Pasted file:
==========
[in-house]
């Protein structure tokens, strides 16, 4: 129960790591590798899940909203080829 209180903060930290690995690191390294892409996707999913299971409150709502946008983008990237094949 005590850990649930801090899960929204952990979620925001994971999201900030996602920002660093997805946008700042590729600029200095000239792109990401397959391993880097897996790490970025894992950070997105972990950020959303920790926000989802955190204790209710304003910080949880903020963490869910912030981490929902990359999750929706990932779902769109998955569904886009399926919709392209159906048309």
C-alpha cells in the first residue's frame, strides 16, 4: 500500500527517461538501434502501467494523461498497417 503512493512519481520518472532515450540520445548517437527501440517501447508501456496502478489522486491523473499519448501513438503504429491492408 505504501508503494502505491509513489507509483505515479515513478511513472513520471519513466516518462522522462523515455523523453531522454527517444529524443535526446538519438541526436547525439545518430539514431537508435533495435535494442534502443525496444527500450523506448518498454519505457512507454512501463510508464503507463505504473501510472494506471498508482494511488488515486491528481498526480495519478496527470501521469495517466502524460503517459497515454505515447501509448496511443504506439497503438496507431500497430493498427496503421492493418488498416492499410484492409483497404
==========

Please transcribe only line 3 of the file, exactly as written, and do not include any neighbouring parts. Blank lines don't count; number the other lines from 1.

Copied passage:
C-alpha cells in the first residue's frame, strides 16, 4: 500500500527517461538501434502501467494523461498497417 503512493512519481520518472532515450540520445548517437527501440517501447508501456496502478489522486491523473499519448501513438503504429491492408 505504501508503494502505491509513489507509483505515479515513478511513472513520471519513466516518462522522462523515455523523453531522454527517444529524443535526446538519438541526436547525439545518430539514431537508435533495435535494442534502443525496444527500450523506448518498454519505457512507454512501463510508464503507463505504473501510472494506471498508482494511488488515486491528481498526480495519478496527470501521469495517466502524460503517459497515454505515447501509448496511443504506439497503438496507431500497430493498427496503421492493418488498416492499410484492409483497404